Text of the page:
Perhaps that’s because while we may have respect for our church buildings, our reverence pales in comparison to that of the Jewish Christians (Peter’s audience). They were driven out of Jerusalem and scattered through Asia Minor. So, his original readers understood this analogy at a deeper level since they were unable to even go to the temple because of persecution by the Roman Emperor Nero.

Peter’s words presented a paradigm shift for the Jewish Christians in AD 63. For them, the temple provided a place to offer sacrifices and make atonement. Then Christ came replaced this system.

Peter’s analogy helped the Jewish Christians make that shift in thinking. They could go from the system of sacrifice handed to them through their Jewish heritage to understanding how Christ fulfilled that system so completely that physical sacrifices became unnecessary.

Because of this heritage, they fully understood the significance of the stones creating the temple building. They held an immense reverence for the temple building itself as well as an understanding for what Peter’s analogy meant. (See Psalm 118:22 and Isaiah 8:14 & 28:16.)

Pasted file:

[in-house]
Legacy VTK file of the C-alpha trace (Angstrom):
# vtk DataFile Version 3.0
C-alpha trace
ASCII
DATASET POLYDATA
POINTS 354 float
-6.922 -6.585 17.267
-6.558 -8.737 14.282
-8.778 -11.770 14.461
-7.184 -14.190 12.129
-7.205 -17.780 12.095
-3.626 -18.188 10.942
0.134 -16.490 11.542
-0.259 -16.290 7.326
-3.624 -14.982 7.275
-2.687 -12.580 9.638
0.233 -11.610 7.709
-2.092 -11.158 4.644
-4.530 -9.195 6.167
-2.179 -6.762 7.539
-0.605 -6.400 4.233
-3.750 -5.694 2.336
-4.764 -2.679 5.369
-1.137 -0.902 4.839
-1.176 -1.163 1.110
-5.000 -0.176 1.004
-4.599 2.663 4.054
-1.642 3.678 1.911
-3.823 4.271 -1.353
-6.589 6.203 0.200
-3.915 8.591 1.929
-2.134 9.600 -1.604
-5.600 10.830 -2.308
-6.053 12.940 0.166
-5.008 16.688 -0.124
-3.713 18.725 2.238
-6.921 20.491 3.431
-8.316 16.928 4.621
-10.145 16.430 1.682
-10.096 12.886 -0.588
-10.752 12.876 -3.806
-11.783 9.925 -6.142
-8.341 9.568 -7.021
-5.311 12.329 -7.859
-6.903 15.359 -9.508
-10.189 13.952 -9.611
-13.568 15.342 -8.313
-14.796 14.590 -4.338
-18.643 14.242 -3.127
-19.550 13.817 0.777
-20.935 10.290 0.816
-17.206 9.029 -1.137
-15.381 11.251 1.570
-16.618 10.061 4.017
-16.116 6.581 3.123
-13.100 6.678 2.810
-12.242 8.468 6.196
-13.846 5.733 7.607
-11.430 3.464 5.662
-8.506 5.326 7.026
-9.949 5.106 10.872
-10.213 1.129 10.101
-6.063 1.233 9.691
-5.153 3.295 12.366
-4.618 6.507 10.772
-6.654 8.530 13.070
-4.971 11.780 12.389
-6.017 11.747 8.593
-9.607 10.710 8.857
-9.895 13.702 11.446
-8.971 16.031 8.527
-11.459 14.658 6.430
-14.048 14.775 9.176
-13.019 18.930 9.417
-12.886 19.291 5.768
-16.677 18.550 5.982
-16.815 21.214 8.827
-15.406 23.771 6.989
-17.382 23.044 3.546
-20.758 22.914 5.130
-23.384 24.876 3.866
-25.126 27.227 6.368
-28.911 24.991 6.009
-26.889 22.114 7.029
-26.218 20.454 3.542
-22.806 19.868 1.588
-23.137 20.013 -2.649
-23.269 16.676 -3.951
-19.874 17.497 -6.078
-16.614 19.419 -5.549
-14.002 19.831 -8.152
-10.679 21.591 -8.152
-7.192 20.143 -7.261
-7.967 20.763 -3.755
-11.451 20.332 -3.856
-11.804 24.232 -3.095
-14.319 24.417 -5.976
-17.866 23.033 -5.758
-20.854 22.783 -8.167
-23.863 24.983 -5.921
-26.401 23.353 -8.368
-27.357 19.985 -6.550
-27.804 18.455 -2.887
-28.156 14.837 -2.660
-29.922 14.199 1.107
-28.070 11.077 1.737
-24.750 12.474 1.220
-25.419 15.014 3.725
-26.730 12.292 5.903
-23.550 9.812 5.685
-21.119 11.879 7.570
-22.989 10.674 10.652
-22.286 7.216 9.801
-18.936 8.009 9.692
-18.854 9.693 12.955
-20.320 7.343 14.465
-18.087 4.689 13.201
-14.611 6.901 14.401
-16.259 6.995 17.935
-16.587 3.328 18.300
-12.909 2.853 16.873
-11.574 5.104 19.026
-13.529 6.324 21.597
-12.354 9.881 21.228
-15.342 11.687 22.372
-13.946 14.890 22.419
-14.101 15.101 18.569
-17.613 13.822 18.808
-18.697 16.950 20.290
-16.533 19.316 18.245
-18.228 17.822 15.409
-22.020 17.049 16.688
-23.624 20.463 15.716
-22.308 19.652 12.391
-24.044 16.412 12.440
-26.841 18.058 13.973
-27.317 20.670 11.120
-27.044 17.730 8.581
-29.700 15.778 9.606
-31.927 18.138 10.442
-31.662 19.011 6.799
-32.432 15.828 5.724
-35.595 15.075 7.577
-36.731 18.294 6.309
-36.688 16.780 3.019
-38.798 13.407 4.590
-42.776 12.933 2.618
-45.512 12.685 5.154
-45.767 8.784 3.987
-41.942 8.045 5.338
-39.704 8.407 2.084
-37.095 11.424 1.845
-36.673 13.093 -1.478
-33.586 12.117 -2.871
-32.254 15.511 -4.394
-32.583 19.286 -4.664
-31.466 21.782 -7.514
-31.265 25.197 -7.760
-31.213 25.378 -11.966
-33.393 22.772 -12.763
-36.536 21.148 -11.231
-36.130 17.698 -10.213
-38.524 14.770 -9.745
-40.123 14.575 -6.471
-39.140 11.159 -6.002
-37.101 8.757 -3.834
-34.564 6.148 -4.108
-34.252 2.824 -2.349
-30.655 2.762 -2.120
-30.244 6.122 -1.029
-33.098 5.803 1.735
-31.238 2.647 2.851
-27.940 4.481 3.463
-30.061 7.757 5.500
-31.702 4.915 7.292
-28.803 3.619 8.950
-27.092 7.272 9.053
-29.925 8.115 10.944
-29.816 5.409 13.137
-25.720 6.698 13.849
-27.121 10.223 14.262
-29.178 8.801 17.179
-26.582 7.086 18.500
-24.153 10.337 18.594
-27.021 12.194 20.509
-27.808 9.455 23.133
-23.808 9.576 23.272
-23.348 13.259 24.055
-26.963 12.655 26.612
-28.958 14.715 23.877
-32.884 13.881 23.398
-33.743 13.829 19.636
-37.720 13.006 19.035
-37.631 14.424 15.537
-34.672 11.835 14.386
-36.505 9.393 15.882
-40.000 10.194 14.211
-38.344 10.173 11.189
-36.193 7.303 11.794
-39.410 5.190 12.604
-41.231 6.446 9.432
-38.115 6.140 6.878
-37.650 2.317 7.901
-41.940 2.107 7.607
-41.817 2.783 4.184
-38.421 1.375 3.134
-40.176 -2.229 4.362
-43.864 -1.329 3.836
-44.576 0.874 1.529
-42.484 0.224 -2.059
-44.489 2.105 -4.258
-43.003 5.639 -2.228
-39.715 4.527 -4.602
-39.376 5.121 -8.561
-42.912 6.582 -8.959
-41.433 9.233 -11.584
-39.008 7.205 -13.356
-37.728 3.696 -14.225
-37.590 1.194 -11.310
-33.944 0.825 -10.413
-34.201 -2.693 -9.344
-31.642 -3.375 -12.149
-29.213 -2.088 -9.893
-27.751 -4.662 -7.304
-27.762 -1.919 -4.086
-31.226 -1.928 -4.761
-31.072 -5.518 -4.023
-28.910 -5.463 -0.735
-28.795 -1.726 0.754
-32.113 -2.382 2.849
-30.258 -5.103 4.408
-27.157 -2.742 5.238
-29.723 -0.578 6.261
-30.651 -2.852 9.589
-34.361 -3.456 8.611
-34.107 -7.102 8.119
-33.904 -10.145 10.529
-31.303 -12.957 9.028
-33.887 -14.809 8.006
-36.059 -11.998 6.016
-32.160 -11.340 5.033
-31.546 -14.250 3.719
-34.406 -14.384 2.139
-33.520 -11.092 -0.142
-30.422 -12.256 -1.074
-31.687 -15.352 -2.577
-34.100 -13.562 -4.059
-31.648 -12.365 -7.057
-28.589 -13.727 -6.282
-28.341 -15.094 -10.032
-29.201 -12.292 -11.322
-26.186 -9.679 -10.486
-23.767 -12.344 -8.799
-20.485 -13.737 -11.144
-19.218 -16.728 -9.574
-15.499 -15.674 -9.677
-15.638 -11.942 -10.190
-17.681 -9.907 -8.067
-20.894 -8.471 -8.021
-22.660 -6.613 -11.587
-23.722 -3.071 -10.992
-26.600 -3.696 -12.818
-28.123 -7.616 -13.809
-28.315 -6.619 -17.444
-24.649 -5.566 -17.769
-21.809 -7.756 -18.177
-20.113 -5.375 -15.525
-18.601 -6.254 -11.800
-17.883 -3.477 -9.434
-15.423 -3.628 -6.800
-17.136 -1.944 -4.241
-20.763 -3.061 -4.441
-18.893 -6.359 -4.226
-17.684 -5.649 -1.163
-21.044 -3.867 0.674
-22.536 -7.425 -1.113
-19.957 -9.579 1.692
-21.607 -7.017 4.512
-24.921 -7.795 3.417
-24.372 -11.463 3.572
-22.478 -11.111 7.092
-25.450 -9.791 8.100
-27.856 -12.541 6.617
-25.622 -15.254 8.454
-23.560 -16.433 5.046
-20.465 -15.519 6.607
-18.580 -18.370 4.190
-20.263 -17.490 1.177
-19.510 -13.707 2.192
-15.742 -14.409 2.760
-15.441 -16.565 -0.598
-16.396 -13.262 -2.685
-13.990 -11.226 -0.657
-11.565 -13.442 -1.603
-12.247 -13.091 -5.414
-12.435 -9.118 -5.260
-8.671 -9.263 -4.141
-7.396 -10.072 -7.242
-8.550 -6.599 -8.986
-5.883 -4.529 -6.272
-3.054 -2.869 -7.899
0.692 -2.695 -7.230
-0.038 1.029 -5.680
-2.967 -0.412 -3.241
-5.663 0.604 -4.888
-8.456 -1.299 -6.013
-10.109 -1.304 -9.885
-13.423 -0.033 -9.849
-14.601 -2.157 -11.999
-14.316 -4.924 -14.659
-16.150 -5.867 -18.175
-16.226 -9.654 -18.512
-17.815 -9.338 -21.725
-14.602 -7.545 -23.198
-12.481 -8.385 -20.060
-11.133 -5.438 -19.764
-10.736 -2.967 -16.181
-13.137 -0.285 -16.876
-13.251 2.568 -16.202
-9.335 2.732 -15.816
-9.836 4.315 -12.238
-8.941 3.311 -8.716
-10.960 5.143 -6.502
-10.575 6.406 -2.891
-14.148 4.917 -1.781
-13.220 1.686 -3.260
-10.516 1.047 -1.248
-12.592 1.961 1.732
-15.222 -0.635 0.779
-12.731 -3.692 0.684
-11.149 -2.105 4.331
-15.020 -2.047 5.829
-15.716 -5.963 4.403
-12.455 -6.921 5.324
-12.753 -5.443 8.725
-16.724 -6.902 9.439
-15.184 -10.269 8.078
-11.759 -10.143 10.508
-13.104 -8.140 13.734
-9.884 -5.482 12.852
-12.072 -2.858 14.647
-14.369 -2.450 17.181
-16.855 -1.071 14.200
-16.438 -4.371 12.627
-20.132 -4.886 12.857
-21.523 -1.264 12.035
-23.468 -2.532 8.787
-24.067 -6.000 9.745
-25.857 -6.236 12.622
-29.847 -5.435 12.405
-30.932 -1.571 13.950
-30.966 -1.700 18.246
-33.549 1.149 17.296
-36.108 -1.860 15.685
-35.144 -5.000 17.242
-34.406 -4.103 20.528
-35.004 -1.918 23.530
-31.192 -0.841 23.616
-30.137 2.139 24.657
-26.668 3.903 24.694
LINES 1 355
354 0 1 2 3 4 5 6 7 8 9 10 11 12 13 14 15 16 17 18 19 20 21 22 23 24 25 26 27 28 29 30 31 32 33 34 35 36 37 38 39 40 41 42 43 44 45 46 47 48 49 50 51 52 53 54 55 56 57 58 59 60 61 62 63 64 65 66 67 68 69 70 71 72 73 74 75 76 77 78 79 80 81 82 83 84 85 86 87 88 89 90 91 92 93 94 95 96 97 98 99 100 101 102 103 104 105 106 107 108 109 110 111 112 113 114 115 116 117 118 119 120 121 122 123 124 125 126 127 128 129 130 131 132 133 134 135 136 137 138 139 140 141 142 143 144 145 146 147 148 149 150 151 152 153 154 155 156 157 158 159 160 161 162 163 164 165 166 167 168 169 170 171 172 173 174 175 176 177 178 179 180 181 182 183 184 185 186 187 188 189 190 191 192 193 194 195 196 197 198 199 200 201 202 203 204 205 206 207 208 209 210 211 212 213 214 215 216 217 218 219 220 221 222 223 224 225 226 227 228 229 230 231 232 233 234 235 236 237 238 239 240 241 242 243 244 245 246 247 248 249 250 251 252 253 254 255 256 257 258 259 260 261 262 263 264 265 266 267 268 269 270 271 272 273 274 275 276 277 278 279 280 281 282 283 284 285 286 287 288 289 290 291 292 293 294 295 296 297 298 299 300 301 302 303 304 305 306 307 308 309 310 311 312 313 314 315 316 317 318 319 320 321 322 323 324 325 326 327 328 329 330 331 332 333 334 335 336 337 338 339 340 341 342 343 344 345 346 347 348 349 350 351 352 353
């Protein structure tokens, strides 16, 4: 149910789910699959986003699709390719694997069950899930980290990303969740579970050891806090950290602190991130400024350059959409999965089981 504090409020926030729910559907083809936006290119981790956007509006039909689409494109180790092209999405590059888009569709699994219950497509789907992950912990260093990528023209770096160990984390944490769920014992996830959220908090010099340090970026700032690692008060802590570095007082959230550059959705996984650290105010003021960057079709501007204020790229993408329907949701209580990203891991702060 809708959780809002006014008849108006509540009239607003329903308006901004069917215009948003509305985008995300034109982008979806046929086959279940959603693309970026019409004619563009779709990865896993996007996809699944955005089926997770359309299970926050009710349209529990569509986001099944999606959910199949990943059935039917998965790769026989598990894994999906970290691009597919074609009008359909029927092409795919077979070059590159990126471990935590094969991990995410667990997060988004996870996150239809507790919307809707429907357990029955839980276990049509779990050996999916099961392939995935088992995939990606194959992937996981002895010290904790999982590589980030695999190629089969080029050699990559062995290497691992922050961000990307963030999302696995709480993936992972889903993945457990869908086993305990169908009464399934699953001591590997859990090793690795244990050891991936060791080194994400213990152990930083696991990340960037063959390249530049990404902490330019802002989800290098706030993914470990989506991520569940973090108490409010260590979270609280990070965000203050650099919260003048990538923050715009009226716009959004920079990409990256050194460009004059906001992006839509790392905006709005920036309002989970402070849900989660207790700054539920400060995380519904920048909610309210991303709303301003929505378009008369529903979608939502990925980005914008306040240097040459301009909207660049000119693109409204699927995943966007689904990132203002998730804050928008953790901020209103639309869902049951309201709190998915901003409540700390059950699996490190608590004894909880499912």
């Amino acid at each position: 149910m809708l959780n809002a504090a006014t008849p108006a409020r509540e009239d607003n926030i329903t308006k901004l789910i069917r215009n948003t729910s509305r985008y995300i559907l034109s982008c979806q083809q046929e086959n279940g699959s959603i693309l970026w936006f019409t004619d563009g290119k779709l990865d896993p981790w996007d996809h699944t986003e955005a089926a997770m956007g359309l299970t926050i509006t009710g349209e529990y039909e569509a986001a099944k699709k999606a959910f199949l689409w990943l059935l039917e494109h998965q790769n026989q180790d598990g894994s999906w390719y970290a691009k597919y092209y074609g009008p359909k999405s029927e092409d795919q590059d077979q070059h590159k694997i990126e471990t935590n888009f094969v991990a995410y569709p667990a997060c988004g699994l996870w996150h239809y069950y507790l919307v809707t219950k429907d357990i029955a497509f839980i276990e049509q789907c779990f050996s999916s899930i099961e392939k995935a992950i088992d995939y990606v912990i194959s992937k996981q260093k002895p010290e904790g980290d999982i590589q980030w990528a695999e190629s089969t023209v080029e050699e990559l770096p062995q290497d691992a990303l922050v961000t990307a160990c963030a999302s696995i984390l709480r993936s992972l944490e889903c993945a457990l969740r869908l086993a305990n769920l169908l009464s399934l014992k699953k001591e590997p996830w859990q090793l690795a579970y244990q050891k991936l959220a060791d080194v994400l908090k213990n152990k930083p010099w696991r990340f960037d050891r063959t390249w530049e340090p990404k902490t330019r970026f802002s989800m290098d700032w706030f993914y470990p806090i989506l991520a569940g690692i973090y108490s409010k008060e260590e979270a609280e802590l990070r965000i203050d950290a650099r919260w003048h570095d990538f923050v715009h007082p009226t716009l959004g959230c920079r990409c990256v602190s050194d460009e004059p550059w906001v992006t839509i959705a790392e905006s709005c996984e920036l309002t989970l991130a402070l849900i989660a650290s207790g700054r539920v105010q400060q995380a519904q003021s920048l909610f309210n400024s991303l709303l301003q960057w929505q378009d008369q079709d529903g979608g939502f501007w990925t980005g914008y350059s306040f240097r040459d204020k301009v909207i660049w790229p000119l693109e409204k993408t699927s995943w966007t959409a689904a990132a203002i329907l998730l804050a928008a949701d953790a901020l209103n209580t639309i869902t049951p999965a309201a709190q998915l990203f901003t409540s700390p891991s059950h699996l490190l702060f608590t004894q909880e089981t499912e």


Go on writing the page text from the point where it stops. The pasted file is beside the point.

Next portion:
Barnes Notes on the Bible explains the Jewish Christian’s view in this way.

“The Jews prided themselves much on their temple. It was a most costly and splendid edifice. It was the place where God was worshipped, and where he was supposed to dwell. It had an imposing service, and there was acceptable worship rendered there.”

Regardless of the time in history, the application is no less significant or relevant. Consider the following 5 points in terms of applying the “living stone” analogy to our Christian walk.